Anatomy of an Argument

We see that certain someone from across a crowded room. Our eyes meet. We get the courage to approach them and say, “Hello.” One thing leads to another and suddenly we are in love. The world is a beautiful place. Life is good. Then, one day, the perfection is shattered, an argument breaks out. Then another, then another. What is happening to our wonderful relationship? Why are things going wrong? How can it be stopped?

Between people that genuinely care about each other, the first blow in an argument, the first “hurt,” is almost always completely unintentional and generally goes undetected. The second “hurt,” or the “defense,” is also usually unintentional, although generally is noticed. Now, when we get to the third “hurt”, or the “retaliation”, that one is usually quite intentional and is very easily noticed. The fourth “hurt,” or the “point of no return” is always quite intentional and always noticed. Then the argument either ends with one person retreating or it continues with each side dealing purposely hurtful blows until both parties are quite badly injured.

Guy: Hey hon, are you ready to go? (No harm intended, he just wants to know if she’s ready.)

Gal feels like he’s making some sort of accusation and defends herself with: Keep your pants on, I’m almost ready! (A defense that means no harm but does have the intent to get him to back off)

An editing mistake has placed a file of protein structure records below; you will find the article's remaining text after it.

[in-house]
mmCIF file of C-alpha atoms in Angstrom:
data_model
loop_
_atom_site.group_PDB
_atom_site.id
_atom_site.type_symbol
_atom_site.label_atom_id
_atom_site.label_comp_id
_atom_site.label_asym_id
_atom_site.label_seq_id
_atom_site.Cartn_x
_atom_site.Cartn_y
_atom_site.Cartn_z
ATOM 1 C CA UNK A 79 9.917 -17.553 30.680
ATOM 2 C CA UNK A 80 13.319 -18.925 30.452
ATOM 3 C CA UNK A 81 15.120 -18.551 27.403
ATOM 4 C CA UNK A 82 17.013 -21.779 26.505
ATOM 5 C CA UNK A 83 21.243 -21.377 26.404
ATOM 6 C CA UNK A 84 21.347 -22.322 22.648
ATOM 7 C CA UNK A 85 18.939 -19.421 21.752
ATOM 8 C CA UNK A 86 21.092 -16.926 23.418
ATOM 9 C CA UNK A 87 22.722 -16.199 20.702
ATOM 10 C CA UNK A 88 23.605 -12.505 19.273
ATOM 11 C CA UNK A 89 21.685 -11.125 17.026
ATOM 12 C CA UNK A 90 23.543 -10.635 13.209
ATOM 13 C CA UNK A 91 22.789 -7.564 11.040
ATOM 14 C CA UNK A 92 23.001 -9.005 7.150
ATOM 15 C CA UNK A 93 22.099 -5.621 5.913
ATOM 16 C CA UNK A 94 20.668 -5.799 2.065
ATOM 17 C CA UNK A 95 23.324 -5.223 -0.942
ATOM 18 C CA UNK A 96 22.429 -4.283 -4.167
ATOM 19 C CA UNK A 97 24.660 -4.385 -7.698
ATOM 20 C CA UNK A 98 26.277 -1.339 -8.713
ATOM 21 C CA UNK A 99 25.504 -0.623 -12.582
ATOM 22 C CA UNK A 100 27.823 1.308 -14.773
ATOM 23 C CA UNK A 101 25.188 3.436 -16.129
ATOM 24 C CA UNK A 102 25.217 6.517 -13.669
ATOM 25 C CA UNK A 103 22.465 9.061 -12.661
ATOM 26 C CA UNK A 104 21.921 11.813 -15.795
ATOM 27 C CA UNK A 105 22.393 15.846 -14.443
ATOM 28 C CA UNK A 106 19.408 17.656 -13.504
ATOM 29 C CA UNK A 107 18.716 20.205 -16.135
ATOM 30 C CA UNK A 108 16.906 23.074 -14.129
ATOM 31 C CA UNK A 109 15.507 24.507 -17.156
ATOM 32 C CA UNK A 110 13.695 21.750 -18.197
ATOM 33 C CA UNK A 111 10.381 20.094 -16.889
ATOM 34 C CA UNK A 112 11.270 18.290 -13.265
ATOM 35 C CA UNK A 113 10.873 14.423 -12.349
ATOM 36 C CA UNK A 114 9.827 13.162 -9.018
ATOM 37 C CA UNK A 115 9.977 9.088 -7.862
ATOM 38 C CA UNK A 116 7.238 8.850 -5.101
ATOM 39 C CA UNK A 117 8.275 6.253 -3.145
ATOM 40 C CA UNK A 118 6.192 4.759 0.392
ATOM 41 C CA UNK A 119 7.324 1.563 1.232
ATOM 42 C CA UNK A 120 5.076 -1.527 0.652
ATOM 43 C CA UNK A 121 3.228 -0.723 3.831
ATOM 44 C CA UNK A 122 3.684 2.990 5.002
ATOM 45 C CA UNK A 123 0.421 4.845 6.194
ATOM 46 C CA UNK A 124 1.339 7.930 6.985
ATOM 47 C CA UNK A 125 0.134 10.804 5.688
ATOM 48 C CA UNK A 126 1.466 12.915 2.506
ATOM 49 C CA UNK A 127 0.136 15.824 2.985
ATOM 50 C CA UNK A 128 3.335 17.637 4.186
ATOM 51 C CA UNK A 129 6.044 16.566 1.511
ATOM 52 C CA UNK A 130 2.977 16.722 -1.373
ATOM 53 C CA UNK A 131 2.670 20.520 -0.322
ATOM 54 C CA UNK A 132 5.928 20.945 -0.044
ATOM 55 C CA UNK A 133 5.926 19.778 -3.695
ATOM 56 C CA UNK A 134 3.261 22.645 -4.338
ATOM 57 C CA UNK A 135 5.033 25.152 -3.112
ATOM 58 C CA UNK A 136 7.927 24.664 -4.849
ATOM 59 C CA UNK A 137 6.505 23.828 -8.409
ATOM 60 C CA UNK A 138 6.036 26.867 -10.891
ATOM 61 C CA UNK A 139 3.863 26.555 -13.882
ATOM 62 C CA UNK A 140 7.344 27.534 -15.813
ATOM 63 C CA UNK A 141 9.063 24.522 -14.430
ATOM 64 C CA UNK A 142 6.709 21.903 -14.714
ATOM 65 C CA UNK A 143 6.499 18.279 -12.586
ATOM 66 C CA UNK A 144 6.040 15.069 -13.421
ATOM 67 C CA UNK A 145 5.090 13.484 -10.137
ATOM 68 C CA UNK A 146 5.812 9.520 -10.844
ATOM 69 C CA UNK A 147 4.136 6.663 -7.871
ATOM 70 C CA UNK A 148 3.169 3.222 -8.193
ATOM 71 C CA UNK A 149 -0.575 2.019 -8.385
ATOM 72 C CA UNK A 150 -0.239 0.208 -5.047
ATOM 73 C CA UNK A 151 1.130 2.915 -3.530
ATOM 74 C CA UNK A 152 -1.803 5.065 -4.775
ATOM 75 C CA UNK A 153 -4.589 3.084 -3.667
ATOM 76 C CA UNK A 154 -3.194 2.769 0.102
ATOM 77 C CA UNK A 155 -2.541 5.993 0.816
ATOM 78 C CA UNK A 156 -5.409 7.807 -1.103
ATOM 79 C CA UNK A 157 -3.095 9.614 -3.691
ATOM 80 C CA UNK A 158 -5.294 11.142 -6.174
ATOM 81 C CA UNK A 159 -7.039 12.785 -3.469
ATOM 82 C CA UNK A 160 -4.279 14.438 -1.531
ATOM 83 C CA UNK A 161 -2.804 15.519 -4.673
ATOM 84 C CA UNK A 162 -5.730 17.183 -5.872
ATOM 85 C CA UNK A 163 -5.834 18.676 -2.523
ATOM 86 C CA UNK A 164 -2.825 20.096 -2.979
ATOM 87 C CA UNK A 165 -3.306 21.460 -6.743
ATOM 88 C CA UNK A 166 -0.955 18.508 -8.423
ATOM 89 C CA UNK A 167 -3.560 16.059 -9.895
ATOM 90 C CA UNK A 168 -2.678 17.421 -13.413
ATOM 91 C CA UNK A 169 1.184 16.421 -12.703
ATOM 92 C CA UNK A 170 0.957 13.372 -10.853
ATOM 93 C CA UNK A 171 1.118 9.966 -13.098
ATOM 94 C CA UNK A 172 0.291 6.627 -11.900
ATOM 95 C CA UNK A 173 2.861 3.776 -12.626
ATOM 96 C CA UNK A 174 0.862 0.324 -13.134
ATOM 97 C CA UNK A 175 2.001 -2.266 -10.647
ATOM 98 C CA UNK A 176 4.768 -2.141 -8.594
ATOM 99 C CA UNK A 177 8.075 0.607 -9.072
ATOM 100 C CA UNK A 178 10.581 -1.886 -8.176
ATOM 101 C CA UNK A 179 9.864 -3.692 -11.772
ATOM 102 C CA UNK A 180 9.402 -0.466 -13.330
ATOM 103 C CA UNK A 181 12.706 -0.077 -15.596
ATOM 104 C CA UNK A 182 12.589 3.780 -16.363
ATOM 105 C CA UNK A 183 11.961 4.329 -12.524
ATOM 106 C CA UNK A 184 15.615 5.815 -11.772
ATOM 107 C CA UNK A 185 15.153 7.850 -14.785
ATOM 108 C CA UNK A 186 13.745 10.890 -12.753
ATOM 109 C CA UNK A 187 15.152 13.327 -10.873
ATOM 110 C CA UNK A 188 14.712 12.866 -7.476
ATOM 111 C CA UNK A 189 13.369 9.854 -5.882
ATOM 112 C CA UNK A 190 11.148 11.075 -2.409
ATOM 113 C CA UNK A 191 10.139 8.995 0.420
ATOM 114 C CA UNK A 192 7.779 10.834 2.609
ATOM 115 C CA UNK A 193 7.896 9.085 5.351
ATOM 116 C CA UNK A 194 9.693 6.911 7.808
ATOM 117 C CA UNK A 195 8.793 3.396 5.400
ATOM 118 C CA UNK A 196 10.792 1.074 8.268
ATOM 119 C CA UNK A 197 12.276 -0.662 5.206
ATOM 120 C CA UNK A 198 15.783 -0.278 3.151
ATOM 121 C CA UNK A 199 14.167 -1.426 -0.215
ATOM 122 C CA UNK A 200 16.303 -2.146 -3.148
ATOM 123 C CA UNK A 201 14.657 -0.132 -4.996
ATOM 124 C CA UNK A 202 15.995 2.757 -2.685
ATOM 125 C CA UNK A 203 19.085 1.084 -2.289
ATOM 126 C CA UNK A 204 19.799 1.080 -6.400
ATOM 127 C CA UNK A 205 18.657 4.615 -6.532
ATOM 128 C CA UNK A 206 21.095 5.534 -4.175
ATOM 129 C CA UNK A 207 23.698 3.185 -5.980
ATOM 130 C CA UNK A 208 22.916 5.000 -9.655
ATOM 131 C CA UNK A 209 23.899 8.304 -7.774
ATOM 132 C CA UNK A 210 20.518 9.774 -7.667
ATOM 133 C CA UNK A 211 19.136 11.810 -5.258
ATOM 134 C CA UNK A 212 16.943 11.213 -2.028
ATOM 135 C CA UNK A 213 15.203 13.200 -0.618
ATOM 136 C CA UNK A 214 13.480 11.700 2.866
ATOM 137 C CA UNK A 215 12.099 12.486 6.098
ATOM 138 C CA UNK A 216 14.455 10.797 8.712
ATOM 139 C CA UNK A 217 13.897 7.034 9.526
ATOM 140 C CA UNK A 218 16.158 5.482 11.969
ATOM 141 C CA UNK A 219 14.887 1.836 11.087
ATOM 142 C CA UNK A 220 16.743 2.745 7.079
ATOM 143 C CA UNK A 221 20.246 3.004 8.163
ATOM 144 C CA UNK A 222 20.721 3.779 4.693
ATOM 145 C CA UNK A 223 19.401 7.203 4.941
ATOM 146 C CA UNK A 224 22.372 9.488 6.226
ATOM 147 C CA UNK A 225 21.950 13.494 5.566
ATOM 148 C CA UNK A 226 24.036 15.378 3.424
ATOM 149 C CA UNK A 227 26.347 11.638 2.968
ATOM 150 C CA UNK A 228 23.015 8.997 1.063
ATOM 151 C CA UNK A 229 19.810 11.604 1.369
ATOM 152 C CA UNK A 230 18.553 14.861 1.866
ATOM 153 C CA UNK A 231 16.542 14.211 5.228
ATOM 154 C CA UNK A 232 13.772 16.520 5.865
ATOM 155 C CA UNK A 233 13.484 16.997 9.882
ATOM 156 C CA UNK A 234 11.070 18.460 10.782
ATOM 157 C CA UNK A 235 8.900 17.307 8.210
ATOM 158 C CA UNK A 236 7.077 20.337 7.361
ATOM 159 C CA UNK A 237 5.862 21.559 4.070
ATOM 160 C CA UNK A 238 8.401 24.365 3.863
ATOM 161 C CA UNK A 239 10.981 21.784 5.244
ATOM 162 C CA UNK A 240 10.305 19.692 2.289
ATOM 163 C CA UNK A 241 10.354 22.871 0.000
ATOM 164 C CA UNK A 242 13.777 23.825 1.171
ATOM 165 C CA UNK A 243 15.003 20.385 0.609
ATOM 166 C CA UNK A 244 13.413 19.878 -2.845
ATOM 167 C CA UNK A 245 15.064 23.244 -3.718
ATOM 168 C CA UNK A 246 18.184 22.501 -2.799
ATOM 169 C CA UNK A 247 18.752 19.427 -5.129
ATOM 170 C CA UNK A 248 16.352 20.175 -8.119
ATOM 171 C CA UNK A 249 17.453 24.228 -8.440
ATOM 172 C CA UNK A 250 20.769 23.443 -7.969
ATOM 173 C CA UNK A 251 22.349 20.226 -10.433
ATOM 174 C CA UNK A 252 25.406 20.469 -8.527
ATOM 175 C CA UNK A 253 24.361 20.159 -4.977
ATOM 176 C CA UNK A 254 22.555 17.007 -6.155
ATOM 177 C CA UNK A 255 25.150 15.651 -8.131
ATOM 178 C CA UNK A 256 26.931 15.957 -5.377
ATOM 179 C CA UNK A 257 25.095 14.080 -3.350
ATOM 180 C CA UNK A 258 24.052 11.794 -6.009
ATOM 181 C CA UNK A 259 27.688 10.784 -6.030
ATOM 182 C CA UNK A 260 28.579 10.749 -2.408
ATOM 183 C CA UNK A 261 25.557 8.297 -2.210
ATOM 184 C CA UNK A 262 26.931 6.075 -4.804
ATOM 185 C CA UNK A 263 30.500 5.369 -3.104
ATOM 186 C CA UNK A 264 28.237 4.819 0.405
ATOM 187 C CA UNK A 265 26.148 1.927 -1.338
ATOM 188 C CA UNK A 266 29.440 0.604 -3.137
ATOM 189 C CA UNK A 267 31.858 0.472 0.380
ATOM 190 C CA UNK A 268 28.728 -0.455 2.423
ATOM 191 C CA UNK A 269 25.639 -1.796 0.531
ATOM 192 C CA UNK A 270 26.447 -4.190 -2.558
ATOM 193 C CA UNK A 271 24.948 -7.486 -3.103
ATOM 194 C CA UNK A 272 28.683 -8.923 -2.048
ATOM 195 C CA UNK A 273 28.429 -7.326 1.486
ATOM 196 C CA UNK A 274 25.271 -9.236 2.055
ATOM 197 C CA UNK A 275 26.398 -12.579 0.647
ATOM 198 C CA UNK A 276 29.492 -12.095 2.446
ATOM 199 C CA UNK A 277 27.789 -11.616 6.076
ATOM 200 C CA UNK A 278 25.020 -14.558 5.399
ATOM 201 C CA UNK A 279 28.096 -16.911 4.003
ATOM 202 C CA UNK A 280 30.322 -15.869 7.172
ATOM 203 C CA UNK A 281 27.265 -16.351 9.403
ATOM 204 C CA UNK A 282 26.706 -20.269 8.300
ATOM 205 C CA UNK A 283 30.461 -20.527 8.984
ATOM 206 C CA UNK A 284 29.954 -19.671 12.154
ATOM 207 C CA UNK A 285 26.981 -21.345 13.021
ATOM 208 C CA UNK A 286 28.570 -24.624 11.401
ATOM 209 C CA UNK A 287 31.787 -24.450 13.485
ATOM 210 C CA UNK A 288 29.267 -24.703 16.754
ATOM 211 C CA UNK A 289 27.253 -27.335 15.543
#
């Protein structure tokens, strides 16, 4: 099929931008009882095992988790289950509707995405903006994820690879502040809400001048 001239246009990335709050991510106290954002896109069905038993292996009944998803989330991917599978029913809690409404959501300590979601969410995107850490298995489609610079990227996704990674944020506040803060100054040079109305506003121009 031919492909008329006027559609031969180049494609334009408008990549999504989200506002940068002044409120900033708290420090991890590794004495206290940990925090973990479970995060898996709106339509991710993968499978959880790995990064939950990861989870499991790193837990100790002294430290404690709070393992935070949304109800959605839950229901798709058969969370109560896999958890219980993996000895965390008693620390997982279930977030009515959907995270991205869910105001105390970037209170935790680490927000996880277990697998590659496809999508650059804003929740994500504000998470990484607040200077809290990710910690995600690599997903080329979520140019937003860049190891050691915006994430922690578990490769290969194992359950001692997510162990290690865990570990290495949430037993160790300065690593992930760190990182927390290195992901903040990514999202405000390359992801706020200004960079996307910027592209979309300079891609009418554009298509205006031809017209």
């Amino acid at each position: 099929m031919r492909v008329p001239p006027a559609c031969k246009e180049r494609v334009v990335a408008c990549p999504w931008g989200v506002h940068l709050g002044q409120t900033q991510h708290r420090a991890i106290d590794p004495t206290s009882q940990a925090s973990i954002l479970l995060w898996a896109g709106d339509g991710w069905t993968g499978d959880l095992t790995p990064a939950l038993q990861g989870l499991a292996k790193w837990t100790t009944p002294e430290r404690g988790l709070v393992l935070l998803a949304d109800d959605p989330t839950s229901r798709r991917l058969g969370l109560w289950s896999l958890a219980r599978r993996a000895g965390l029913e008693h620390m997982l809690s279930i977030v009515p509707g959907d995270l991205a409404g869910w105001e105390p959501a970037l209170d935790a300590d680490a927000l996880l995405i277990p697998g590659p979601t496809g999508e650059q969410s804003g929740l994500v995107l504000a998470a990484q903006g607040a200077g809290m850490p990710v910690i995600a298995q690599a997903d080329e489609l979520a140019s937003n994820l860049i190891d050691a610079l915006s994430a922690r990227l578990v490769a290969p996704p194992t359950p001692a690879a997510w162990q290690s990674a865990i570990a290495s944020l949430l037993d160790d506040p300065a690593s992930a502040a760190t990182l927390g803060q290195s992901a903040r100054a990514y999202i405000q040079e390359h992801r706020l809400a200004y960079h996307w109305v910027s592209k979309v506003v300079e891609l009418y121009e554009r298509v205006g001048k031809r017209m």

Guy feels flat-out attacked and gets angry and retaliates by throwing something intentionally harmful her way like: If you wouldn’t have so many clothes, it wouldn’t take you so long to get ready!

Gal becomes convinced that his original question, about whether or not she was ready, was his way of saying that he thinks she has too many clothes and now she’s angry that he never mentioned that before tonight, right before they have to leave. She tries to end the discussion by saying something devastating like: You know what, I am ready, ready to go out without you, that is! You can go to your stupid work party by yourself tonight, I’m gonna call Cindy and go out with her instead!

Guy who is extremely hurt by her statement and very confused saves face with the only thing he can think of: Well, that’s just fine because Melissa’s gonna be there tonight and maybe she’ll get to the friggin’ party on time!

The end. A simple question with no malice intended just set a couple down a destructive path that may lead to infidelity and, consequently, the end of the relationship.

When you find yourself in an argument with the one you love, stop talking and start thinking, and go back to the beginning of the discussion, before it was out of hand, and look for those first few “hurts”, the ones that no one meant, and clear up the confusion without letting things get so far out of hand that the relationship cannot recover.

Comments are closed.